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Anal Pap Smears, HPV and Anal Cancer

The prevalence of anal cancer in gay men, particularly in HIV positive men, is much higher than in heterosexual men[2] [1] [4].

 cervical cancer in women

 8/100 000

 anal cancer in straight men

 0.8/100 000

 anal cancer in HIV - gay men

 35/100 000

 anal cancer in HIV + gay men

 70/100 000

Risk factors for anal cancer:

  • smoking

  • receptive anal intercourse

  • genital warts

  • Herpes Simplex Virus Type 2

  • Hepatitis B

  • Chlamydia

  • HIV

HPV has similar carcinogenic effects on the anus as it does on the cervix. Anal cancer is preceded by detectable premalignant changes in the anal mucosa and is related to specific HPV infections. Similar to cervical Pap smears, checking for pre-malignant lesions of the cervix, it is recommended that anal cytological screening be performed every three years for all individuals (men and women) who engage in receptive anal intercourse, and every year for HIV positive individuals who engage in receptive anal intercourse[1] [4].

Directions for performing an anal Pap smear:

  • position the patient as for a digital rectal exam with anal exposure (do the pap smear before a digital rectal exam)

  • visually examine the anus and surrounding area for active lesions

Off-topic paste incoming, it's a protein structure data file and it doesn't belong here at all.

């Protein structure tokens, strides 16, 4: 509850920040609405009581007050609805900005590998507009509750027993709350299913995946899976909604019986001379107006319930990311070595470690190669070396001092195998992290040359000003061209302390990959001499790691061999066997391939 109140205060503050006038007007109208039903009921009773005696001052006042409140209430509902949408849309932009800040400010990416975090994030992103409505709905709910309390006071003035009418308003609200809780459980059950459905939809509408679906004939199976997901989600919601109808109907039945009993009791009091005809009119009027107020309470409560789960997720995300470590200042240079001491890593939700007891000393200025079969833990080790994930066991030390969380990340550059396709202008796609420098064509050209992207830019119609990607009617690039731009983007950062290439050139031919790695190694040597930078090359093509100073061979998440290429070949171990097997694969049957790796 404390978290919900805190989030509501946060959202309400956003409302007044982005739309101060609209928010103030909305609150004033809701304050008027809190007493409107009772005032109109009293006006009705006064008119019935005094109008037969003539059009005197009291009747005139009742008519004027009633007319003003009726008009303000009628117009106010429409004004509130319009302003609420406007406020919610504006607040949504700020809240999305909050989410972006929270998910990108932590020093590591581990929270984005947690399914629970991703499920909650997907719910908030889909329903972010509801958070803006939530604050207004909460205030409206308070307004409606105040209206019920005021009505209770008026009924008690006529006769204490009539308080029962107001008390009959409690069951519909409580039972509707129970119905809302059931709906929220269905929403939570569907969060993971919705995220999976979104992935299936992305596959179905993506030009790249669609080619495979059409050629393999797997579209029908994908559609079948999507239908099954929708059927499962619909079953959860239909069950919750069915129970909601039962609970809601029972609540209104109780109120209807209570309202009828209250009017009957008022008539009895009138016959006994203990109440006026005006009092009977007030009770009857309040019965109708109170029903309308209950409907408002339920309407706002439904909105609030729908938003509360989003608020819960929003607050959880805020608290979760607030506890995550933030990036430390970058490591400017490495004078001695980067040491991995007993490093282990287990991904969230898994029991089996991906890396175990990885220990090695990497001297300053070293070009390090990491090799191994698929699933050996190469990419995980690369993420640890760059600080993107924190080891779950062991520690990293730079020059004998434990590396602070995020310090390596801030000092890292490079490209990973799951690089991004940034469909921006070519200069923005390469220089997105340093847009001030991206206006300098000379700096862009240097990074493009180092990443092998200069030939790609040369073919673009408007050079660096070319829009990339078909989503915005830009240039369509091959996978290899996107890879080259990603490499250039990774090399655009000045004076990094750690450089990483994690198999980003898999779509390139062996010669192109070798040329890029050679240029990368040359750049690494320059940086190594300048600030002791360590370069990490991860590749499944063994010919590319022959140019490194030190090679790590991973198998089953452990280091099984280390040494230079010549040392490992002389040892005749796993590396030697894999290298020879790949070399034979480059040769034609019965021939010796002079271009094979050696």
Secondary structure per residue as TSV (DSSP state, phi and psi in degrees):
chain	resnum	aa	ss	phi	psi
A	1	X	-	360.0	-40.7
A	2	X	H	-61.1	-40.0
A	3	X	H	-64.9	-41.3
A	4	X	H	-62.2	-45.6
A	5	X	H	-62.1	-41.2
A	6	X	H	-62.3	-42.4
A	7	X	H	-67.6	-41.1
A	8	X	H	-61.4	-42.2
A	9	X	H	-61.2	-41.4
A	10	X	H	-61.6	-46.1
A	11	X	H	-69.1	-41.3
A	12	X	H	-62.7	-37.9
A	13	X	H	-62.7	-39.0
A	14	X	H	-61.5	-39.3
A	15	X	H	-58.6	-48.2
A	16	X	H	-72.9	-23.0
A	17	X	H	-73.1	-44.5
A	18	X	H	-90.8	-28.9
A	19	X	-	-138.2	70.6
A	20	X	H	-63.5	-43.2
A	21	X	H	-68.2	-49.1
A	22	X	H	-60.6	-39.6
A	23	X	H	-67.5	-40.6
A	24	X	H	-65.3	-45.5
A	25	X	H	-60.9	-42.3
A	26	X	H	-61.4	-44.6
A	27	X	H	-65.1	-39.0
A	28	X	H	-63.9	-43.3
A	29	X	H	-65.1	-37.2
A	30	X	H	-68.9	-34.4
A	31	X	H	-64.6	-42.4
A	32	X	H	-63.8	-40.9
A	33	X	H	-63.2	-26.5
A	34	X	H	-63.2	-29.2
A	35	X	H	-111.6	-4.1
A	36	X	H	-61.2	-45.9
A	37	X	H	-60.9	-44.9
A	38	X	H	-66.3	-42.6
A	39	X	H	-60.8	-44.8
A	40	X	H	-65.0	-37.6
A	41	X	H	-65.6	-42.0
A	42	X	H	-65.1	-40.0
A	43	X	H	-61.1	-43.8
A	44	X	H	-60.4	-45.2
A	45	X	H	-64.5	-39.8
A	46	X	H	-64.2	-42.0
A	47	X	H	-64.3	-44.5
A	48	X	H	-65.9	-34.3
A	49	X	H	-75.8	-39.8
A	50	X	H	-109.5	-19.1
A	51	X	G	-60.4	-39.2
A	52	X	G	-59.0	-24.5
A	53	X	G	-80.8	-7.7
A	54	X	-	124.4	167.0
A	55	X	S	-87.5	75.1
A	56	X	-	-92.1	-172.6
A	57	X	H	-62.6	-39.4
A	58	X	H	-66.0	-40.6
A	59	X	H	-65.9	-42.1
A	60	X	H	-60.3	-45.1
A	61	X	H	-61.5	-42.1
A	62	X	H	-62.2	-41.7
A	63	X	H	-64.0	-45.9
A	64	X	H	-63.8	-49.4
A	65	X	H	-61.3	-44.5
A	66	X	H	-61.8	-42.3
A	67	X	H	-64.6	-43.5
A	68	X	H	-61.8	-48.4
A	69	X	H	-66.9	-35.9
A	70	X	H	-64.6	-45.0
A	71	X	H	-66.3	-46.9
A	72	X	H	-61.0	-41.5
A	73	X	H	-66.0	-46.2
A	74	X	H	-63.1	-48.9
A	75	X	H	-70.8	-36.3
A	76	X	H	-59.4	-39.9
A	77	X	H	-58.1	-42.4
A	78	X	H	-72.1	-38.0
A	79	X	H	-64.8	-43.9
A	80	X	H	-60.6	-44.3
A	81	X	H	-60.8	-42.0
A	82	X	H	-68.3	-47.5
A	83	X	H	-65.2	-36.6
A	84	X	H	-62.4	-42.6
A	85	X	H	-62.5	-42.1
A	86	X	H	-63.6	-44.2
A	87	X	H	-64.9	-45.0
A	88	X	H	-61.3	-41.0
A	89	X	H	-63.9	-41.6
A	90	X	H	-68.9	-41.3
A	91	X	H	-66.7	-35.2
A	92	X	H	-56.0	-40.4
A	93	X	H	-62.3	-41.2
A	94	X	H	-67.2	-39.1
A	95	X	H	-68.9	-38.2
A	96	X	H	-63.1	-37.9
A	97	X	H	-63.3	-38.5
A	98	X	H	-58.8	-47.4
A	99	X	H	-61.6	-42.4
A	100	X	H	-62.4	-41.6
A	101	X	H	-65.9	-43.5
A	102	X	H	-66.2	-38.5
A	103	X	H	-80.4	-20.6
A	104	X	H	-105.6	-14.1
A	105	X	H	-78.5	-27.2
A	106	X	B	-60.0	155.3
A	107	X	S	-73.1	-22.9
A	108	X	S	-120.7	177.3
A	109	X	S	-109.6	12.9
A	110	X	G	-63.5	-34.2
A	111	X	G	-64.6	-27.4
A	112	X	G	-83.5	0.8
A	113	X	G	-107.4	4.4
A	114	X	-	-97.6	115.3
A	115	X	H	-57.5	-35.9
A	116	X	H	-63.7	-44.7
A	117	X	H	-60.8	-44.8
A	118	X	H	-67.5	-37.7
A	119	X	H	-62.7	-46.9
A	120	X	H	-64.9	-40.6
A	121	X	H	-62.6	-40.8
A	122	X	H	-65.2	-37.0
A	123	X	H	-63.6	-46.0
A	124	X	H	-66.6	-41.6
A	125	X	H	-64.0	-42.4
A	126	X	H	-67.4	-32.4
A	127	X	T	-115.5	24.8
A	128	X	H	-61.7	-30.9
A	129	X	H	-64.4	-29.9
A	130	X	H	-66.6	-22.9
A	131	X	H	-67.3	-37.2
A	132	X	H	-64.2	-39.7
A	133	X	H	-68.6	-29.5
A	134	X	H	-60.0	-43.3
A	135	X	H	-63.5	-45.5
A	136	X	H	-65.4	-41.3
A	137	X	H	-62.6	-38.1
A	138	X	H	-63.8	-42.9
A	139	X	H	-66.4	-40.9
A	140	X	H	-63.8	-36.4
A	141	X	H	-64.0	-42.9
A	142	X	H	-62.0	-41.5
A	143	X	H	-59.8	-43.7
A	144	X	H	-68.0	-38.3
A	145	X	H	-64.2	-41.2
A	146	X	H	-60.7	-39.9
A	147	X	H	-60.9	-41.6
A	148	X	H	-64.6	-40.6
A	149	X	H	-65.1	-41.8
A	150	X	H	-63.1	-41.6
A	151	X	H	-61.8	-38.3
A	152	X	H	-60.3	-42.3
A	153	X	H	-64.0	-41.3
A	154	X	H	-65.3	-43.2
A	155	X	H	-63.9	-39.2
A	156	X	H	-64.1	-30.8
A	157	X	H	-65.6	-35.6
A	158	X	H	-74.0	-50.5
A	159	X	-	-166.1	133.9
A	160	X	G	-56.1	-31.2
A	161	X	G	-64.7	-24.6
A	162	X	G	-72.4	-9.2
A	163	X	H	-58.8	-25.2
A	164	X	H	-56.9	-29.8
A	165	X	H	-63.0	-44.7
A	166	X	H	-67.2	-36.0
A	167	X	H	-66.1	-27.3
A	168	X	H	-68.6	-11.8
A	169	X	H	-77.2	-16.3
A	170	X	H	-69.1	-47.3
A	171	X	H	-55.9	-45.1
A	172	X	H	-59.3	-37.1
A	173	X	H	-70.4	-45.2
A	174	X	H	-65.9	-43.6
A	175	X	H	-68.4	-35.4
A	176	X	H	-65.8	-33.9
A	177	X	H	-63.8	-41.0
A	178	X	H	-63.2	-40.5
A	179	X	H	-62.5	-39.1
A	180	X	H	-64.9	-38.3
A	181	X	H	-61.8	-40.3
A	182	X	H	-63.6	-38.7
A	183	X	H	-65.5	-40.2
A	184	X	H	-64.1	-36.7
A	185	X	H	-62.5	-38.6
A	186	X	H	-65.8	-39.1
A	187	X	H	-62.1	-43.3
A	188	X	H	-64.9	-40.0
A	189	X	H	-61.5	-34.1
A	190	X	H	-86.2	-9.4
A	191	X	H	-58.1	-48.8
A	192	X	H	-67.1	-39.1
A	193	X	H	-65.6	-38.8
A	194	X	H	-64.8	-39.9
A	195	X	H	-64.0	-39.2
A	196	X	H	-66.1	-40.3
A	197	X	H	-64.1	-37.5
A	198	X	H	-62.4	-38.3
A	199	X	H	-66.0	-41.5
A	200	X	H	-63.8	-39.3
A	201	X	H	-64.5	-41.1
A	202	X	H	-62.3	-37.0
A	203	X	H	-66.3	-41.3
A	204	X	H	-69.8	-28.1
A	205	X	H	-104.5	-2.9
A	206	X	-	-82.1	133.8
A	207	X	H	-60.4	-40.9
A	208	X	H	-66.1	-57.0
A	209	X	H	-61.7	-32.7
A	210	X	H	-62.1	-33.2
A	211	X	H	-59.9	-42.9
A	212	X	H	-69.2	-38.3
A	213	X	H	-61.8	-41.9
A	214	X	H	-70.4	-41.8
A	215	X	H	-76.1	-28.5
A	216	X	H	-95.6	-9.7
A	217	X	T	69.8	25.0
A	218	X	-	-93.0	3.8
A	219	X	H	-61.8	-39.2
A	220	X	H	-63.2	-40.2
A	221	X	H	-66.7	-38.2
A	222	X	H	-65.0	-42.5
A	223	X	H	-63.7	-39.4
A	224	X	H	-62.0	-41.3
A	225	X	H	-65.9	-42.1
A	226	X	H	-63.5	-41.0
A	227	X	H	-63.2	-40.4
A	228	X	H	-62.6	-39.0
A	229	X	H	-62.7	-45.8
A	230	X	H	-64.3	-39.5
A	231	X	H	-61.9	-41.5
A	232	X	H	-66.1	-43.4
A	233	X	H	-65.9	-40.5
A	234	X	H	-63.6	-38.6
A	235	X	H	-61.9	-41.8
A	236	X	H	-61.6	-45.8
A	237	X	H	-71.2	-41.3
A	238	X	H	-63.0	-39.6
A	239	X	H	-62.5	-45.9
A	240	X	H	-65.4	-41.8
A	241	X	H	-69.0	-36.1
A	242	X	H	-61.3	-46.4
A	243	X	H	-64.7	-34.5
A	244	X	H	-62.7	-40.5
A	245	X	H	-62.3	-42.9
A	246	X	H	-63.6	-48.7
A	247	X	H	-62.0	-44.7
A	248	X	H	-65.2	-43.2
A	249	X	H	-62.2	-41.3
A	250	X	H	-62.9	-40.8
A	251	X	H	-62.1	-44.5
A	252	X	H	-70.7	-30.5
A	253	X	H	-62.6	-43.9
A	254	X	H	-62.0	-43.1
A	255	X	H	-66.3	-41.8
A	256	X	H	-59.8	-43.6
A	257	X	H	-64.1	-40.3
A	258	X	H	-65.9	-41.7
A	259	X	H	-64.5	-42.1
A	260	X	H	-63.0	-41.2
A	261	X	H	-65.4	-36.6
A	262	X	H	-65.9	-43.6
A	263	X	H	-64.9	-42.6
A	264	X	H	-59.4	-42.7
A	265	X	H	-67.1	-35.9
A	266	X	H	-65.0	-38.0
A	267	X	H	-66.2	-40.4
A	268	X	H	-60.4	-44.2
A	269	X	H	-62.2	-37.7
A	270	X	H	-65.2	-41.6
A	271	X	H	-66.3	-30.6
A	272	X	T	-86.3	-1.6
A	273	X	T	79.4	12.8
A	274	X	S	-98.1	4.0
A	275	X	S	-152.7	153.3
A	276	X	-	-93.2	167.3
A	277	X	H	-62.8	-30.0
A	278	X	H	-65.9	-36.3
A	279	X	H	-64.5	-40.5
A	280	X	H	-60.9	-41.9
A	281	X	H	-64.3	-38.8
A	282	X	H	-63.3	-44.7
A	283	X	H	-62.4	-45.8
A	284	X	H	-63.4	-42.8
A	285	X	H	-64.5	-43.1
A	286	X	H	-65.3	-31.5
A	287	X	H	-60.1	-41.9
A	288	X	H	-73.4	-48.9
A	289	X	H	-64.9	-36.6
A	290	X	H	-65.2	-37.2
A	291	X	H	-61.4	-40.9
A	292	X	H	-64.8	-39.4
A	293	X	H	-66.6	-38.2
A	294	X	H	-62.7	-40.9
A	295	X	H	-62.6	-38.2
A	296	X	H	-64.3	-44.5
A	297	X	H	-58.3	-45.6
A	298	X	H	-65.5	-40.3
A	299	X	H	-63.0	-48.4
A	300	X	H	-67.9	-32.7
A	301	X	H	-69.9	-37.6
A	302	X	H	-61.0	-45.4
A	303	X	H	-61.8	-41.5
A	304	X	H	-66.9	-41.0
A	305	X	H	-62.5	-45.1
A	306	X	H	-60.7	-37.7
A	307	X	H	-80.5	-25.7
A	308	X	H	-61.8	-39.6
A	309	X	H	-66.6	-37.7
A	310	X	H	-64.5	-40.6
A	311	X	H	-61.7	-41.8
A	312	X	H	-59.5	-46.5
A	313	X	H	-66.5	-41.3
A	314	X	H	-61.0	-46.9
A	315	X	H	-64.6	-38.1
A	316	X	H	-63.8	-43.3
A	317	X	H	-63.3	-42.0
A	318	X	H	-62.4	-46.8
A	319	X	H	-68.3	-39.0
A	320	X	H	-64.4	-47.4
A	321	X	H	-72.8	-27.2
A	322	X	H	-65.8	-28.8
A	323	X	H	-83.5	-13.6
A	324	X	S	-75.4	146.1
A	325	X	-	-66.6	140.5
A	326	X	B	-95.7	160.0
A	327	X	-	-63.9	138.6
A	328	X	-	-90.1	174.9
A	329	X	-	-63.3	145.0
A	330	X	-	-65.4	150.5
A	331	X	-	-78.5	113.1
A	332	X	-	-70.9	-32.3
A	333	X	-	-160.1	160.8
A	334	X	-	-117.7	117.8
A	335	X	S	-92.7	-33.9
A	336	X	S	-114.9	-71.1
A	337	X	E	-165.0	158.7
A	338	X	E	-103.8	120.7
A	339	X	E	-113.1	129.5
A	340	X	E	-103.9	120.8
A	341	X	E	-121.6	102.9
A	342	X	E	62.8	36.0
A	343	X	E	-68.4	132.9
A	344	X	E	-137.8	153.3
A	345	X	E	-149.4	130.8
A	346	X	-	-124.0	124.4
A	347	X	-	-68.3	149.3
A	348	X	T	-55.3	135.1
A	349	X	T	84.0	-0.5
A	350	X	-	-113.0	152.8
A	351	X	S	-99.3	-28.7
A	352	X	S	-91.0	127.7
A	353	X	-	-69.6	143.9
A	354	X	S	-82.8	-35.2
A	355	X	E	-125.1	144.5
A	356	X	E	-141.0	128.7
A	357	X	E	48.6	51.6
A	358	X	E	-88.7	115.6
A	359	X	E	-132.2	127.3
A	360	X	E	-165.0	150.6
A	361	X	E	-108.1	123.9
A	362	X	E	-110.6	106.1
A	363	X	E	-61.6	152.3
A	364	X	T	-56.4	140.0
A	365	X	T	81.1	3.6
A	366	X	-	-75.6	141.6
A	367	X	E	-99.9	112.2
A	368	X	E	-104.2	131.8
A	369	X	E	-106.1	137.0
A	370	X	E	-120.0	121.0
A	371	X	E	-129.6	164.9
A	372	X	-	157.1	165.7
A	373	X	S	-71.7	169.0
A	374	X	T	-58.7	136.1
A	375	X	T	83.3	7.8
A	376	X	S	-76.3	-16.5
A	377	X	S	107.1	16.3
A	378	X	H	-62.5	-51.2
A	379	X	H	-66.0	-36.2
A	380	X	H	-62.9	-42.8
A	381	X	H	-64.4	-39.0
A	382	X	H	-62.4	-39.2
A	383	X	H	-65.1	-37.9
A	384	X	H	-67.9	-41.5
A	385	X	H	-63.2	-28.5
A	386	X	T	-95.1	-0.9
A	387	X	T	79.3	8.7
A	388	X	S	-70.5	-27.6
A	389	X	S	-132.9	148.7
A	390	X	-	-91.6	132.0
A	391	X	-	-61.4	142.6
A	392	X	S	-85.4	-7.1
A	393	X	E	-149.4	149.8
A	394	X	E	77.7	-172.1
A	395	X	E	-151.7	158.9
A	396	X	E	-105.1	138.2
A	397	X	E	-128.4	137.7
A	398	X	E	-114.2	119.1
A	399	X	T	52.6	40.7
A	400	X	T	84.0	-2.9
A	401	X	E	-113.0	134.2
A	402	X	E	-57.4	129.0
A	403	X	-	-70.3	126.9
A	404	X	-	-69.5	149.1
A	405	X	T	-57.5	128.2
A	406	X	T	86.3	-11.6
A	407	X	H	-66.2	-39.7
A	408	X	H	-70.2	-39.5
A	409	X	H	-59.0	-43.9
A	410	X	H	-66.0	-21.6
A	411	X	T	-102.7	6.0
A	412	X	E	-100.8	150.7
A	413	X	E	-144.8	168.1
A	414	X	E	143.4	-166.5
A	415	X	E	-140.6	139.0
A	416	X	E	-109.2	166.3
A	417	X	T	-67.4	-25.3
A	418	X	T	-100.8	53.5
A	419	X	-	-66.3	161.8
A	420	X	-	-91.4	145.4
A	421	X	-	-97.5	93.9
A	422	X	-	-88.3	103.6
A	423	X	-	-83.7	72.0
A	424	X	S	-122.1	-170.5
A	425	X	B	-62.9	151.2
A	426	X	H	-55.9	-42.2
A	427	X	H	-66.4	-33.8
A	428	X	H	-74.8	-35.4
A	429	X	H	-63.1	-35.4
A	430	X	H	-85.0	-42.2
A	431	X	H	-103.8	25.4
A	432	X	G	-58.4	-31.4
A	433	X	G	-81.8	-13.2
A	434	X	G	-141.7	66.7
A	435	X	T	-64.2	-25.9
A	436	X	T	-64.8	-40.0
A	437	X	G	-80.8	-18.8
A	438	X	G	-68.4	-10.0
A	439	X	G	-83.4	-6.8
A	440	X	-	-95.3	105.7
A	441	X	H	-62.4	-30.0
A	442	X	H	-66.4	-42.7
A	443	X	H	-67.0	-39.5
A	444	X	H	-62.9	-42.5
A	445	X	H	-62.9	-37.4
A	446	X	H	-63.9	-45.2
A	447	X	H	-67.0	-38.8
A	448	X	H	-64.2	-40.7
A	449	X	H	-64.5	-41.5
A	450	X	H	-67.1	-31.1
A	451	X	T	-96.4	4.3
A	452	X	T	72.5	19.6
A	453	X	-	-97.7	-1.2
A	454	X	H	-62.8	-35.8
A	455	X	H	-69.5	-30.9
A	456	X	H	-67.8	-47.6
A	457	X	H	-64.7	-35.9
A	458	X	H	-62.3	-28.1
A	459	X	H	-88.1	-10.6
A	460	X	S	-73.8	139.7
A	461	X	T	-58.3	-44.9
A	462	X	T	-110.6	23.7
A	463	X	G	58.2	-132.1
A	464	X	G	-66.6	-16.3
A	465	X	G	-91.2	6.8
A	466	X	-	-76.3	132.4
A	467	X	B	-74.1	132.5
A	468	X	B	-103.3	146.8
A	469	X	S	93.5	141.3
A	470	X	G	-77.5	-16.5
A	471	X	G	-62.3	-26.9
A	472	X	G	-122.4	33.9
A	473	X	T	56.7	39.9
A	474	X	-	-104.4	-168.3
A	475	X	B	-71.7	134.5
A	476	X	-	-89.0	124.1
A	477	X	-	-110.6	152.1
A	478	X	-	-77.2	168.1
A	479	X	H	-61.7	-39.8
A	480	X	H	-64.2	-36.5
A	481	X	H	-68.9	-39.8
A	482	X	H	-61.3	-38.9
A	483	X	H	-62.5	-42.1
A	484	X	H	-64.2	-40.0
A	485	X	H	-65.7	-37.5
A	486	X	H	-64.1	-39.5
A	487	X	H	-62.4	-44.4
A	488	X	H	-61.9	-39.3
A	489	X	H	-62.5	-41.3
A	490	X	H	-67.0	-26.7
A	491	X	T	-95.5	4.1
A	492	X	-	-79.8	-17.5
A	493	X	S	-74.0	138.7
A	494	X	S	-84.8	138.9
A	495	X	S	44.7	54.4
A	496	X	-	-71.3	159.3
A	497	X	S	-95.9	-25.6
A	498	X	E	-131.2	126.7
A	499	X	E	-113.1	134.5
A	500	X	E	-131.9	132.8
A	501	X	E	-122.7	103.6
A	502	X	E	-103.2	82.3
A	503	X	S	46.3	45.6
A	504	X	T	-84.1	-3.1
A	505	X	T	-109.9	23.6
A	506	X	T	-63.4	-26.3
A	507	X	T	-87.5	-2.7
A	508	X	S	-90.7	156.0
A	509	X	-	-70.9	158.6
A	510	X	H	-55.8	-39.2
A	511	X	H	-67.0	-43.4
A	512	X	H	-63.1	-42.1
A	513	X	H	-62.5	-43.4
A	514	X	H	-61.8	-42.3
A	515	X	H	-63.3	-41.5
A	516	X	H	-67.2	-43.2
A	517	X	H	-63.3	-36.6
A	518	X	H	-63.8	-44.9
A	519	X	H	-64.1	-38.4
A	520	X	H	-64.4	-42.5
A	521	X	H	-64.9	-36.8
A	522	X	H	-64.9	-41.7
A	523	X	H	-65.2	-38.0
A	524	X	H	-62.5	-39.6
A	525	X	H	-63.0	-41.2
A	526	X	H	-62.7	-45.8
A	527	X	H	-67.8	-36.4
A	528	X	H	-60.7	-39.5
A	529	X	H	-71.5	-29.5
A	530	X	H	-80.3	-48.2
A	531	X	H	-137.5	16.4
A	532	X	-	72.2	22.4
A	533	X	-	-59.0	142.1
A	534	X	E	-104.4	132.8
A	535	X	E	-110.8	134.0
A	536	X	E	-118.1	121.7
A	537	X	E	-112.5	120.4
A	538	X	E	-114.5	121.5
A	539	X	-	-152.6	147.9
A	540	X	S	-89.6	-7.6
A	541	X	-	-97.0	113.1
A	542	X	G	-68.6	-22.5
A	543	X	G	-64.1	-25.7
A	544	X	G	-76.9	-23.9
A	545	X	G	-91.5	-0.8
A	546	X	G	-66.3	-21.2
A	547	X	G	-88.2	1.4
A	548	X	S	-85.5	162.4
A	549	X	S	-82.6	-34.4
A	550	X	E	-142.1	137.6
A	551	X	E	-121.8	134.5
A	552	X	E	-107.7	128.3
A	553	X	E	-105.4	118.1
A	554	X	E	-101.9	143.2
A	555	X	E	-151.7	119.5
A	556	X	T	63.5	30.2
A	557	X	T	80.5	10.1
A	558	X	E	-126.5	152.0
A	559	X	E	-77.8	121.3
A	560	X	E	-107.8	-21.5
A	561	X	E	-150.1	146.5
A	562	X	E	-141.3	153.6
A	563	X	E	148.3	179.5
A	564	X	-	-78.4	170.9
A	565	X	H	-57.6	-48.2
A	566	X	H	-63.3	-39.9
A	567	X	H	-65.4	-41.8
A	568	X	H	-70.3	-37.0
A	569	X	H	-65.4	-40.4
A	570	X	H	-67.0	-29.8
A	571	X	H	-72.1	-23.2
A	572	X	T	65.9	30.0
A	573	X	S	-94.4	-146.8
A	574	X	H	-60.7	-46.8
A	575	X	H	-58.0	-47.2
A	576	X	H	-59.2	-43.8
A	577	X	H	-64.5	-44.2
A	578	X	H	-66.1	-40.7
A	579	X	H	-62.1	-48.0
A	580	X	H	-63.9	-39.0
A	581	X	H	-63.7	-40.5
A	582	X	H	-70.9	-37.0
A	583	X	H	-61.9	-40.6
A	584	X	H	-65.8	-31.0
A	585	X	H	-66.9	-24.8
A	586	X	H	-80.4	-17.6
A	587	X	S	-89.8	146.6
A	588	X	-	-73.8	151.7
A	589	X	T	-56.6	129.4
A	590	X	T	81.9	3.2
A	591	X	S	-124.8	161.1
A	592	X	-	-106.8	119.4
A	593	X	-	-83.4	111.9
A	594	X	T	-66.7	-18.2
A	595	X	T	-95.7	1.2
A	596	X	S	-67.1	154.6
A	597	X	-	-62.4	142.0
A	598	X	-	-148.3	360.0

• spread the buttocks with one hand in order to visualize the anoderm

  • insert a Dacron swab or cytobrush into the anus 1 or 2 inches and rotate the brush 360° several times while moving it in and out

  • roll the brush onto a microscope slide and apply cytological fixative

  • Remember to label the sample as coming from the anus.

If HPV or dysplasia is detected, follow-up with anal colposcopy is indicated. [2] [1]

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1. Peterkin A, Risdon C. Caring for Lesbian and Gay People: A Clinical Guide. 2003. University of Toronto Press Incorporated. Toronto, Ontario.

2. Kaiser Permanente National Diversity Council. A Provider's Handbook on Culturally Competent Care: Lesbian, Gay, Bisexual and Transgendered Population. Oakland, CA. Kaiser Permanente; 2000.

4. Anonymous [Council on Scientific Affairs, American Medical Association]. Health care needs of gay men and lesbians in the United States. Journal of the American Medical Association. 1996;275(17):1354-1359.

All references for this section